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Shavin' Another Second [Jan. 15th, 2009|01:37 pm]
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I've been working on File-Find-Object for quite some time now. File-Find-Object provides an alternative to File::Find, which is a built-in module in the perl 5 distribution, with several major philosophical limitations. What both modules do is traverse a directory tree and allow the programmer to do something with all the results, similar to the Unix shell's "find" command.

My obsession with working on File-Find-Object started in this perl5-porters thread, where I also claimed that File::Find was probably IO-Bound, and so making it iterative and capable of instantiation (which is partially what File-Find-Object is all about), will not harm its performance much. As it turns out, I was not entirely right.

About two weeks ago, I decided to finally benchmark File-Find-Object. The original motivation for this was a small change I did and perceived as an optimisation in which I reduced the number of hard-disk-reading system calls that it used to a minimum. I wrote a few shell scripts that timed the old version of F-F-O versus the new one on my ~/progs directory (which contains many sub-directories), after it was in turn traversed by the shell "find" command.

Both version took somewhat over 2 minutes to complete the scan, which seemed pretty good to me. However, when I benchmarked a similar script using File::Find, I found out that it finished the scan in under 5 seconds, making it 24 times faster than File-Find-Object. I didn't want F-F-O to be so much worse, so I decided to work on optimising it.

My methodology in optimising File-Find-Object was to profile it using Devel::NYTProf (the Perl profiler with the best reputation, and one which I can now recommend as well), find problematic spots, try to optimise them, and then benchmark the old code against the new to see if there were any improvements, and if so - commit.

Among the notable changes I performed were:

  1. The first thing I noticed was that a lot of time was spent in Class::Accessor code. To remedy this, I switched to Class-XSAccessor, which resulted in saving 40 seconds of runtime. The other changes I made were less substantial individually in terms of run-time saving.

  2. Added a flag to $self (the object instance) with whether or not the stack of the directories through which the traversal is in progress is full. It was used inside several dynamically-generated functions where I delegate to top and non-top versions.

    To save some extra speed, the flag is checked using exists which should be a bit faster than checking for the truth of the value.

  3. Saved 2.5 seconds of run-time by implementing a commonly used function (that was reported to consume a lot of time) in a direct manner, instead of the top/non-top delegation, and using some judicious optimisation using the "||" operator.

  4. Saved many seconds on eliminating calls to _copy methods that flat-copy array references (and that are also generated dynamically). Often, the copying was not needed at all.

  5. Eliminated excessive calls to File::Spec's functions by caching the results.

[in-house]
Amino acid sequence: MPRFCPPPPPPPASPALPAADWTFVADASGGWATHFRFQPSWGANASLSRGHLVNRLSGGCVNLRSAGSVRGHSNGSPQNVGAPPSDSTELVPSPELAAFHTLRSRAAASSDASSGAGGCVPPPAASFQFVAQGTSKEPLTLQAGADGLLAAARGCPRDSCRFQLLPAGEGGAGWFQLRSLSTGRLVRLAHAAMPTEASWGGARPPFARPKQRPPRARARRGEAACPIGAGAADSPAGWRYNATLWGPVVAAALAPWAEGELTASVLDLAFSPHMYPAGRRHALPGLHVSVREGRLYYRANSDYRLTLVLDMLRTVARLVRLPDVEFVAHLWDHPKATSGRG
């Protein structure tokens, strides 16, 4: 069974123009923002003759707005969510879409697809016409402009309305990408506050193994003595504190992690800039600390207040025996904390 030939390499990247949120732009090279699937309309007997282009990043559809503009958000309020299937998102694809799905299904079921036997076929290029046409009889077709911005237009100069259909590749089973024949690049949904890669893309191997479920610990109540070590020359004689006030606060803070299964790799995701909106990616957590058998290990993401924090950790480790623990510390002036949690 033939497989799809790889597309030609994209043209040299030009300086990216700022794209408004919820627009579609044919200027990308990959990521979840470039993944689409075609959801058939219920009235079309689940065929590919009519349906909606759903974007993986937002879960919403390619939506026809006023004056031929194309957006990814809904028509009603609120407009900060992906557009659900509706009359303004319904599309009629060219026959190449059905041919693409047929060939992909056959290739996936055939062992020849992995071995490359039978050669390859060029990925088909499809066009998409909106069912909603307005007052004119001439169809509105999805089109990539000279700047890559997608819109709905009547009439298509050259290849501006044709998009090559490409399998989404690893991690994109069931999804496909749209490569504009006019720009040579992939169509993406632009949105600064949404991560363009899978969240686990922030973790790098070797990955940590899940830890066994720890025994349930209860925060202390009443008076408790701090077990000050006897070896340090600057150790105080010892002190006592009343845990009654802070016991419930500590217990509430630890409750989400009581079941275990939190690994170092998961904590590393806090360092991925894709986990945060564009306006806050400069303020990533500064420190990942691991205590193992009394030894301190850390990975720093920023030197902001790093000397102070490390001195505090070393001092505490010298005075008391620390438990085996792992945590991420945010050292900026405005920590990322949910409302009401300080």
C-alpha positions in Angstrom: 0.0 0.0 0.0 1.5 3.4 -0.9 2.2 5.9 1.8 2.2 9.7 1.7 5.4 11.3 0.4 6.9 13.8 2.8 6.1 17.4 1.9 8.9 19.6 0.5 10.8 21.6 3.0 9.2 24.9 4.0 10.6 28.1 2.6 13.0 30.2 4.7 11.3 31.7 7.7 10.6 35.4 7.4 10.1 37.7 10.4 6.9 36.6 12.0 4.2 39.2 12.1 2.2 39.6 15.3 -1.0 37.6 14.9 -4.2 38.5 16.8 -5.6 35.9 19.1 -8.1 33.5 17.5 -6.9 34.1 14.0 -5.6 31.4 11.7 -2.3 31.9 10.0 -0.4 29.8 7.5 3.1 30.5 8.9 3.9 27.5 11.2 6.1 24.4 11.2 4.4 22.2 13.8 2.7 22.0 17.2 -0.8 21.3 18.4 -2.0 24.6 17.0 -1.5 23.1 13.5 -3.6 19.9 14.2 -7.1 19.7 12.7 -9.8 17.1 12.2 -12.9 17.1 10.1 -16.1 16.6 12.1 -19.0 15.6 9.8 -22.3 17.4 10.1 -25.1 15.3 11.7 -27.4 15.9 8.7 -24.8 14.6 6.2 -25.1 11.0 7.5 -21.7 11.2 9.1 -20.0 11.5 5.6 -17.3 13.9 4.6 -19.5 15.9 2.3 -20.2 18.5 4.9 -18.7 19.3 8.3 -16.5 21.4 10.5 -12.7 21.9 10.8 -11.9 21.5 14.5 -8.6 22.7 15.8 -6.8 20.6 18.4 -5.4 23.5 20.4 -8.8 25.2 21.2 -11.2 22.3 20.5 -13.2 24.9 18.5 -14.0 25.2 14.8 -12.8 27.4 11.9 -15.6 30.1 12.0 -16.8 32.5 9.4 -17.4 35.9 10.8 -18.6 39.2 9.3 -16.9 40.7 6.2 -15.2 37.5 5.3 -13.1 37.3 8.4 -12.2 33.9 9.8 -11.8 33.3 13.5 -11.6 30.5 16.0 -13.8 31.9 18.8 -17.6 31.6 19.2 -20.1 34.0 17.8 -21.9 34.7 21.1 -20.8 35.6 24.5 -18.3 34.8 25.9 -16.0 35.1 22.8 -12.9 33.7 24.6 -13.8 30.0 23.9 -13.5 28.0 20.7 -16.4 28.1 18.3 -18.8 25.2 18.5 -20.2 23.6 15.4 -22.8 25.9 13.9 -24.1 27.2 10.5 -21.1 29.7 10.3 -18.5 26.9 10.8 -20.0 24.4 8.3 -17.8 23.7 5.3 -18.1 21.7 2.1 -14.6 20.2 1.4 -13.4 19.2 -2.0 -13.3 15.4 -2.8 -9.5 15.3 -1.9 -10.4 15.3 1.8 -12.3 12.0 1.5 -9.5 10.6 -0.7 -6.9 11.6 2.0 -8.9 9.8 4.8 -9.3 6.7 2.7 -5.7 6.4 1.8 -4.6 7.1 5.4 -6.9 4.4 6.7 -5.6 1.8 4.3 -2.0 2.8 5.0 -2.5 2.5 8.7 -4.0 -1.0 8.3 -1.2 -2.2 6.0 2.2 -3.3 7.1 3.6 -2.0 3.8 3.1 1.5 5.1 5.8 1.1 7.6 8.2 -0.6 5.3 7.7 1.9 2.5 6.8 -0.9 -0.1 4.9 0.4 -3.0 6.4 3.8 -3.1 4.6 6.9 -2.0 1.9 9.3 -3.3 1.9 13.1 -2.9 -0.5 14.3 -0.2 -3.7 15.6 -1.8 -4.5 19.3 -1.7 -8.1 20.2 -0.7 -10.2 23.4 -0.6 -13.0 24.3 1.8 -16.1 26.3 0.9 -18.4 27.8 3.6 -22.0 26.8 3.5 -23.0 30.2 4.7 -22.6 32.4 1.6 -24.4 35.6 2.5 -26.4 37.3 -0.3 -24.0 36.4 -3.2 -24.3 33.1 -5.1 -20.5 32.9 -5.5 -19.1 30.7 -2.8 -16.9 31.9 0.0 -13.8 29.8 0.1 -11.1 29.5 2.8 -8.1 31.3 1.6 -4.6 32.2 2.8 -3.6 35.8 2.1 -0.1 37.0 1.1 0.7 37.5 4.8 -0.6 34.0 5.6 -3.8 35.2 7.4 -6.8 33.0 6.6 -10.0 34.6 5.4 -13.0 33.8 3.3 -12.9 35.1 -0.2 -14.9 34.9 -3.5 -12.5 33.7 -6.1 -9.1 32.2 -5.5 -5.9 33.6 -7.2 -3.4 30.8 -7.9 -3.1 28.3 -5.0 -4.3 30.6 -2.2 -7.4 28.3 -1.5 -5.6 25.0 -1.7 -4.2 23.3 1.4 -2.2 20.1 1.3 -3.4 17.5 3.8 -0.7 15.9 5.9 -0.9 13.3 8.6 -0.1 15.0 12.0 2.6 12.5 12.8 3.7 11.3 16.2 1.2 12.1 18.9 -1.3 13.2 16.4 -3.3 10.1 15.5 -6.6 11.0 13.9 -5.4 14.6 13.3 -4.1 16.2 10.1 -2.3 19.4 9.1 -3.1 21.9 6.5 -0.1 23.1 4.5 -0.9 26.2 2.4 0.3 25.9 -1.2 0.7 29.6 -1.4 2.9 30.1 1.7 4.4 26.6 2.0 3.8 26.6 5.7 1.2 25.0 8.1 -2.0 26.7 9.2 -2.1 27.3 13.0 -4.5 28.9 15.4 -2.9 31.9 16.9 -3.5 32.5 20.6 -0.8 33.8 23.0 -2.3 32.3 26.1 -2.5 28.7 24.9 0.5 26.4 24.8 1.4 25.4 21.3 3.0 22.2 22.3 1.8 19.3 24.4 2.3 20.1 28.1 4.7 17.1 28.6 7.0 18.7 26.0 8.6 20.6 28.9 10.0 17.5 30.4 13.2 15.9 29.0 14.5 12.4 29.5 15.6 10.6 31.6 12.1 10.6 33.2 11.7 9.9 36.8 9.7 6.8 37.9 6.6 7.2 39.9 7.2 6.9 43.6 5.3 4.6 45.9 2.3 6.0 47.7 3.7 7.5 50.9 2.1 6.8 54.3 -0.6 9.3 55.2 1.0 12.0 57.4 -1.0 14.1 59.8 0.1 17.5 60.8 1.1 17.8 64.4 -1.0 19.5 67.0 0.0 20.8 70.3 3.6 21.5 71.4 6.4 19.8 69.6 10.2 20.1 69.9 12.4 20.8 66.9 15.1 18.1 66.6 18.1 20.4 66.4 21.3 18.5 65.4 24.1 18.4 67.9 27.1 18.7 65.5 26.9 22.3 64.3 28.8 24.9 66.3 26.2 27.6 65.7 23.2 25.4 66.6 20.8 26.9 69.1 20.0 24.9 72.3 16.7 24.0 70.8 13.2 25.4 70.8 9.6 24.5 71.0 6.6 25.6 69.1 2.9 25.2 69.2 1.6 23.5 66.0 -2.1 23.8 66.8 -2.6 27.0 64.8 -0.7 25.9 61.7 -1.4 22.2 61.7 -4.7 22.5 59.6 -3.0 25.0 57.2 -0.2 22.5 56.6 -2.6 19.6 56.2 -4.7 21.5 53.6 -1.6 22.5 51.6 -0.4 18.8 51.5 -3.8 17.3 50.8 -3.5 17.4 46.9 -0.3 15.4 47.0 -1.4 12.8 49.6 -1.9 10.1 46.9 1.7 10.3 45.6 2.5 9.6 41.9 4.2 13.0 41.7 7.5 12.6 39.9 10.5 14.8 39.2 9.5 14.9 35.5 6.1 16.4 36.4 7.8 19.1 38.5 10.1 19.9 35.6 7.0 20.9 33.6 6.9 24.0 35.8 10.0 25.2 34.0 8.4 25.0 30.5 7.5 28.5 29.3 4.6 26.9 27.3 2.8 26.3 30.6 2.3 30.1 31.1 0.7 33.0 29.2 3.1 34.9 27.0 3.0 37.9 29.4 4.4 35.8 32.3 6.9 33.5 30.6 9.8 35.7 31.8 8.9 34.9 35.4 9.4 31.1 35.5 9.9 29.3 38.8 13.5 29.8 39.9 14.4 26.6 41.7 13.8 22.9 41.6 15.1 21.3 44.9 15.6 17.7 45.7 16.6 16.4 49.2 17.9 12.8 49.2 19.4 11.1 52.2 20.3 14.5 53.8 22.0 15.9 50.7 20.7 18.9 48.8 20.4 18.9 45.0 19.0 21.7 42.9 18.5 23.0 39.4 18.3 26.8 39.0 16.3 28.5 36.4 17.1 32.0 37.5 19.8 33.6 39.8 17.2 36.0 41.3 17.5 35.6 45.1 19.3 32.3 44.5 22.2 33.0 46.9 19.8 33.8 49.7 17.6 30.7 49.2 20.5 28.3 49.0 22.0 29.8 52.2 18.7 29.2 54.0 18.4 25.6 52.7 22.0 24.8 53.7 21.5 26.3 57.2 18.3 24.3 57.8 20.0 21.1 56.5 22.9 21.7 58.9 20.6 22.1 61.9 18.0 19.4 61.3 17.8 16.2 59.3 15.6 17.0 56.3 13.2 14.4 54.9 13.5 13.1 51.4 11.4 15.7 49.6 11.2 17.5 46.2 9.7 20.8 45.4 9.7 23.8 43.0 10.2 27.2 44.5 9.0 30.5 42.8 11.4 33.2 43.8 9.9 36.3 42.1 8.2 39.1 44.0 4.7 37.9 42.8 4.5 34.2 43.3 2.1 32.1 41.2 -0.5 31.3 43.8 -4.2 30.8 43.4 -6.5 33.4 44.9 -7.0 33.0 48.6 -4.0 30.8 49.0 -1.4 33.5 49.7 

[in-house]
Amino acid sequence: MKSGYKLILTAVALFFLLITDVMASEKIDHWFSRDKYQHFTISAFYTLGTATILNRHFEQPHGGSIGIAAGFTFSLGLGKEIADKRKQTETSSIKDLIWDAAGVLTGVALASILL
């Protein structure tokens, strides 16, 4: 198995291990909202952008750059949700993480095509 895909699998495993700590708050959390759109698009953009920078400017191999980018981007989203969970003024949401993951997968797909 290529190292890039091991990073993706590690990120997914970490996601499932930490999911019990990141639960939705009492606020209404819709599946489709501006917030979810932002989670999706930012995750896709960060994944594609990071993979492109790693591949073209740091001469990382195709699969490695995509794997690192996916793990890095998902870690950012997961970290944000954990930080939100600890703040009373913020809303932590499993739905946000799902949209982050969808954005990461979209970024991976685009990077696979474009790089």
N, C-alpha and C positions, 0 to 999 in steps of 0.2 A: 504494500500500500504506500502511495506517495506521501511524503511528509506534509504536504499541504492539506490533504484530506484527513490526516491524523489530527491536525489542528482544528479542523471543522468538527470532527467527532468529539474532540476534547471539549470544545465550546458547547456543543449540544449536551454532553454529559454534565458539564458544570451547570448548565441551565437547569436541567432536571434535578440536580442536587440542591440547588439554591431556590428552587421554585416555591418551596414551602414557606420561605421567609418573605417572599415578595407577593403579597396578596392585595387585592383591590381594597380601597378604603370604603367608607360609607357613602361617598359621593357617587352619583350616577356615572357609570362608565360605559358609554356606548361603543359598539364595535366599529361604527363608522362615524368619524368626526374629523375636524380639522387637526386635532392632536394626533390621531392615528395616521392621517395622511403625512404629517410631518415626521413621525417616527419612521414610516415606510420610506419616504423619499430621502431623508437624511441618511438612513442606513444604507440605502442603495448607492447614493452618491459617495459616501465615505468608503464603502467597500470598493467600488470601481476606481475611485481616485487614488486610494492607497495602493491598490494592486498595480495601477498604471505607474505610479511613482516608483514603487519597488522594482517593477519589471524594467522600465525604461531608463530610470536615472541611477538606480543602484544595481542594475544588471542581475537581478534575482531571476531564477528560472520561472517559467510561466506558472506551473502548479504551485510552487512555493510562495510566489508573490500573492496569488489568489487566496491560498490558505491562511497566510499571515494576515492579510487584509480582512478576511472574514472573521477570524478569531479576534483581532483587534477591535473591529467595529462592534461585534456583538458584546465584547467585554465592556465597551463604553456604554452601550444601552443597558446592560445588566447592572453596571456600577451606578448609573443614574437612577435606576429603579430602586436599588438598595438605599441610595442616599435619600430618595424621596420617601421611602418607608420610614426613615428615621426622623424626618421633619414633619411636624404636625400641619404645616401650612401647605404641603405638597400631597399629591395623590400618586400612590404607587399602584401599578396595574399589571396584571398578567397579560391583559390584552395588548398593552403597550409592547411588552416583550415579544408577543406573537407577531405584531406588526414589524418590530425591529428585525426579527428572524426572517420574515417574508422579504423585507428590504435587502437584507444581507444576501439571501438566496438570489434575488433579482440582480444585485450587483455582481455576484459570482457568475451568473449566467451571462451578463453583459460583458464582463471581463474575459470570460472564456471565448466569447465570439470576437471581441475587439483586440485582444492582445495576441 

6. For each node, File-Find-Object performs two actions in a specific order depending on the "depth" instance-wide parameter. Previously, handling them involved weird returns of arrays, and indexes-mangling (which I admit that I originally implemented in my endless refactoring). This was changed to a simple array of method names, from which values are extracted.

  7. Re-arranged the order of operations to prevent an if (_is_top()) { ... } conditional, that was done in every iteration.

  8. Originally, the main object served as the controlling object for the top directory, and dir_stack->[0] was the directory below it. So when checking for fatherhood of a directory, one had to return the main object for the father of dir_stack->[0]. In a series of commits, I moved it to be a separate object, as well as occupying the first step in the directory stack.

    As a result, I was able to cache the "_current" object inside an accessor, because doing so in for the main object before would have resulted in a circular reference, which would have caused a memory leak.

Thanks to all these optimisations, File-Find-Object now runs at about 30-40 seconds.

Yesterday I also benchmarked the first version of File-Find-Object before I took over its maintenance, and started refactoring it, and it runs at 17 seconds for the same test.

So what are the Conclusions?

  1. Accessors in Perl may incur a large overhead if Class::XSAccessor (or similar) are not used.
  2. Extracting methods excessively can incur a heavy penalty on performance of Perl programs.
  3. Traversing a directory in Perl can be very CPU-bound.
  4. Many small optimisations can together yield a huge benefit. Bill Raymond says in this message to the fc-solve-discuss mailing list that "I achieved my fast times by multitudes of 1% reductions". I can attest to it here.
  5. </p>

As indicated by the benchmarks, the road to a faster File-Find-Object is not over, and I still have some ideas for improvements in mind. But it's still much better than it used to be, and I can be proud of it.

The title of this post was inspired by Ido Trivizki's "Shavin' another bit" presentation given at YAPC::Israel::2004, and which I attended and enjoyed.